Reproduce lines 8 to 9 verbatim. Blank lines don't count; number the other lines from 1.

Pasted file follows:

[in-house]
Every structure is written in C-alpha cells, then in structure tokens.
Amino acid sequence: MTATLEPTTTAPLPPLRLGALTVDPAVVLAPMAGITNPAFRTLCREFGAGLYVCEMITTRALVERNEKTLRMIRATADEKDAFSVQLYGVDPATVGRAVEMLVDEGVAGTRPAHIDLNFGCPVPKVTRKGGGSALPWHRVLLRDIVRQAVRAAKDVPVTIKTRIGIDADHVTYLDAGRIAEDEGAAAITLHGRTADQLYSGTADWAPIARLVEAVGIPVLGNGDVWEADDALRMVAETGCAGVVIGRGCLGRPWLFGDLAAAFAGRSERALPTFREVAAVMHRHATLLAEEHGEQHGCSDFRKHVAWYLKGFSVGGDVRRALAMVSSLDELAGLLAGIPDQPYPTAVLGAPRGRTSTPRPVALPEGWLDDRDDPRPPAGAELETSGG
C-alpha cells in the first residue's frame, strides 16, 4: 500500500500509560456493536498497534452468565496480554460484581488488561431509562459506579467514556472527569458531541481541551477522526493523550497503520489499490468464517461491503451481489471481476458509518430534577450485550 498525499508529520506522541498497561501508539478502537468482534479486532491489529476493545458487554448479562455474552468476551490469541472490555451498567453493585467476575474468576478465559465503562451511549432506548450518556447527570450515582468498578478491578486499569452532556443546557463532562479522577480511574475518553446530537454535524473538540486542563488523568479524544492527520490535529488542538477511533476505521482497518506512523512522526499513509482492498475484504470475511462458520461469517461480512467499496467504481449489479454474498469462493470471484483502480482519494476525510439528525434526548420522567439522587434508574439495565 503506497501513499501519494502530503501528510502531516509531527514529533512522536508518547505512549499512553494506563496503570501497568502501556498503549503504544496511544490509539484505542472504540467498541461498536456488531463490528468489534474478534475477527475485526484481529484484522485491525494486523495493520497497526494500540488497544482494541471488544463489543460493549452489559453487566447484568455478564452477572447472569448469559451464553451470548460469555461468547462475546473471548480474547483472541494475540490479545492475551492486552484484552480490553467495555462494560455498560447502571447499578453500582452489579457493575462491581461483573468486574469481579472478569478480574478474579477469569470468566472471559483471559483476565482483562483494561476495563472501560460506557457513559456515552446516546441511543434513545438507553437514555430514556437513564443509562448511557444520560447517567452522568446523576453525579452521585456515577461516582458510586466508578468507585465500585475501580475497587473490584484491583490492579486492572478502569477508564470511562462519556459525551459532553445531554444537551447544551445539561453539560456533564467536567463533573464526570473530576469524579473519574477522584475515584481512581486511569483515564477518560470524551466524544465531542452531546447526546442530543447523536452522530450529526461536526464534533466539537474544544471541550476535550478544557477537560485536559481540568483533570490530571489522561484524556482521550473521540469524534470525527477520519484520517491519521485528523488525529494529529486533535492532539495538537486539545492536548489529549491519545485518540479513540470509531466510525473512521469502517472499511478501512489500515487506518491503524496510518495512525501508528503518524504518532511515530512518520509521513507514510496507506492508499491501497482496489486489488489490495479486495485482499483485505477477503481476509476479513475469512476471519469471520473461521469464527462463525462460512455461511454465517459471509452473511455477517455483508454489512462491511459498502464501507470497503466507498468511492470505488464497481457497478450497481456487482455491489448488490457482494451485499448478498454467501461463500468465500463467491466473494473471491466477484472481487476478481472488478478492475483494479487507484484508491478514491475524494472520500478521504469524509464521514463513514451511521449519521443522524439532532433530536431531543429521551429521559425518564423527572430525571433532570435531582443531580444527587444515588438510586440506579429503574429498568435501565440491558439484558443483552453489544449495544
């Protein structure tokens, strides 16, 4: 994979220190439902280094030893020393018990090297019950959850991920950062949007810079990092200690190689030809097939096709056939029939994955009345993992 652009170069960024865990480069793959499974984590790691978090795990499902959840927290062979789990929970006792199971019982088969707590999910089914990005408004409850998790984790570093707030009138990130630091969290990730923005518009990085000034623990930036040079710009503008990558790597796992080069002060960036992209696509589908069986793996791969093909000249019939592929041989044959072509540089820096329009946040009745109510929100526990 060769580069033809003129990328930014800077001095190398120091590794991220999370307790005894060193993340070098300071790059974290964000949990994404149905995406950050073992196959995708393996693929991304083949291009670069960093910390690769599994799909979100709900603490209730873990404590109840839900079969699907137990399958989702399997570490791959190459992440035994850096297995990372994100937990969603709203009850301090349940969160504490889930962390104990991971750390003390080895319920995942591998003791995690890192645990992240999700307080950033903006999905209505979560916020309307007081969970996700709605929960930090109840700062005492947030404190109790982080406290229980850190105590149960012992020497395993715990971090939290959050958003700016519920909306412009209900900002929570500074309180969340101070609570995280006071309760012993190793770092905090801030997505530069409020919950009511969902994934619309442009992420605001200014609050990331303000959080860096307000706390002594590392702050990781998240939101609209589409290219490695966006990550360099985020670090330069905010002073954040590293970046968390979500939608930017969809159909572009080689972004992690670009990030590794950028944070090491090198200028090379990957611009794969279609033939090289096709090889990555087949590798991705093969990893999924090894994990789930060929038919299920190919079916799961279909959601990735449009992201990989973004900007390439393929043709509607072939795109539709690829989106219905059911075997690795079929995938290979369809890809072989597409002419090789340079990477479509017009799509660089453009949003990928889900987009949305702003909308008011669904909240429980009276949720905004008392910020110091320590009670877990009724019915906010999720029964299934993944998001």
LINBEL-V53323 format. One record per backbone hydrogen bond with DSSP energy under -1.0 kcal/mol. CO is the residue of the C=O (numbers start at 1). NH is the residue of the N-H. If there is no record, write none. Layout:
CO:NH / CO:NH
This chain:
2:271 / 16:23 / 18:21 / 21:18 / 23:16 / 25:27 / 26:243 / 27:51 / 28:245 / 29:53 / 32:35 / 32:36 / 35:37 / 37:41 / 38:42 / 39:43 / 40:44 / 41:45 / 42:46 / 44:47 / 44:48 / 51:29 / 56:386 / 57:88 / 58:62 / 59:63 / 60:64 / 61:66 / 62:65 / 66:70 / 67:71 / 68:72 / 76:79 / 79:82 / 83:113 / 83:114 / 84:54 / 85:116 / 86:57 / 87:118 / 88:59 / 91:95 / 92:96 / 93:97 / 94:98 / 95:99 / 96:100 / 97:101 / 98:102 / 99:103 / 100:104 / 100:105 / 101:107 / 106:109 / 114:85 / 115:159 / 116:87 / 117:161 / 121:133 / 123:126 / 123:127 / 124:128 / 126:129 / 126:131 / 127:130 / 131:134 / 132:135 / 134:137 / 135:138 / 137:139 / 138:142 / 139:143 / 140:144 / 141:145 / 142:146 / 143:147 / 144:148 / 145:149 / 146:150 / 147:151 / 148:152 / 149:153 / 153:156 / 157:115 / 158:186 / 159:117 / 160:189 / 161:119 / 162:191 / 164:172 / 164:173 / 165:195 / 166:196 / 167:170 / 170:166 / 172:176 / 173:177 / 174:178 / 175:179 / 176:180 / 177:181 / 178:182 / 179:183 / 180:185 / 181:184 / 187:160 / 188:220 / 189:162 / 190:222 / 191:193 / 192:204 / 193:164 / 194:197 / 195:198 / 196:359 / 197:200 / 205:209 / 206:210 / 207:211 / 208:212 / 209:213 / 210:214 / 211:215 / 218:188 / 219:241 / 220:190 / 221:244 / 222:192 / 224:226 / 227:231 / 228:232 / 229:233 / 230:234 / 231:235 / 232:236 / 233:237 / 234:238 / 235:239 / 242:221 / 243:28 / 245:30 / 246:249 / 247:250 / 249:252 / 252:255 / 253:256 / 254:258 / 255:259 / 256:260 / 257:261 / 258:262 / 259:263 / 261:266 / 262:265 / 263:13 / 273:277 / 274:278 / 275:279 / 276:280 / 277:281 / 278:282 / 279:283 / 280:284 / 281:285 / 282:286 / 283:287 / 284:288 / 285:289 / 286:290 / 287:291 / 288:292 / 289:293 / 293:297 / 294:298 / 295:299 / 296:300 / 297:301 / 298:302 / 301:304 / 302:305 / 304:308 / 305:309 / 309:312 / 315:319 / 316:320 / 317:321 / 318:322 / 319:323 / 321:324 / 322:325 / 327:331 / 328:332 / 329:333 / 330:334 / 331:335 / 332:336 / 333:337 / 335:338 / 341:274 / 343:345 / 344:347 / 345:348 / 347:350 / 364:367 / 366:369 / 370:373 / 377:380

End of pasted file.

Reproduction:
This chain:
2:271 / 16:23 / 18:21 / 21:18 / 23:16 / 25:27 / 26:243 / 27:51 / 28:245 / 29:53 / 32:35 / 32:36 / 35:37 / 37:41 / 38:42 / 39:43 / 40:44 / 41:45 / 42:46 / 44:47 / 44:48 / 51:29 / 56:386 / 57:88 / 58:62 / 59:63 / 60:64 / 61:66 / 62:65 / 66:70 / 67:71 / 68:72 / 76:79 / 79:82 / 83:113 / 83:114 / 84:54 / 85:116 / 86:57 / 87:118 / 88:59 / 91:95 / 92:96 / 93:97 / 94:98 / 95:99 / 96:100 / 97:101 / 98:102 / 99:103 / 100:104 / 100:105 / 101:107 / 106:109 / 114:85 / 115:159 / 116:87 / 117:161 / 121:133 / 123:126 / 123:127 / 124:128 / 126:129 / 126:131 / 127:130 / 131:134 / 132:135 / 134:137 / 135:138 / 137:139 / 138:142 / 139:143 / 140:144 / 141:145 / 142:146 / 143:147 / 144:148 / 145:149 / 146:150 / 147:151 / 148:152 / 149:153 / 153:156 / 157:115 / 158:186 / 159:117 / 160:189 / 161:119 / 162:191 / 164:172 / 164:173 / 165:195 / 166:196 / 167:170 / 170:166 / 172:176 / 173:177 / 174:178 / 175:179 / 176:180 / 177:181 / 178:182 / 179:183 / 180:185 / 181:184 / 187:160 / 188:220 / 189:162 / 190:222 / 191:193 / 192:204 / 193:164 / 194:197 / 195:198 / 196:359 / 197:200 / 205:209 / 206:210 / 207:211 / 208:212 / 209:213 / 210:214 / 211:215 / 218:188 / 219:241 / 220:190 / 221:244 / 222:192 / 224:226 / 227:231 / 228:232 / 229:233 / 230:234 / 231:235 / 232:236 / 233:237 / 234:238 / 235:239 / 242:221 / 243:28 / 245:30 / 246:249 / 247:250 / 249:252 / 252:255 / 253:256 / 254:258 / 255:259 / 256:260 / 257:261 / 258:262 / 259:263 / 261:266 / 262:265 / 263:13 / 273:277 / 274:278 / 275:279 / 276:280 / 277:281 / 278:282 / 279:283 / 280:284 / 281:285 / 282:286 / 283:287 / 284:288 / 285:289 / 286:290 / 287:291 / 288:292 / 289:293 / 293:297 / 294:298 / 295:299 / 296:300 / 297:301 / 298:302 / 301:304 / 302:305 / 304:308 / 305:309 / 309:312 / 315:319 / 316:320 / 317:321 / 318:322 / 319:323 / 321:324 / 322:325 / 327:331 / 328:332 / 329:333 / 330:334 / 331:335 / 332:336 / 333:337 / 335:338 / 341:274 / 343:345 / 344:347 / 345:348 / 347:350 / 364:367 / 366:369 / 370:373 / 377:380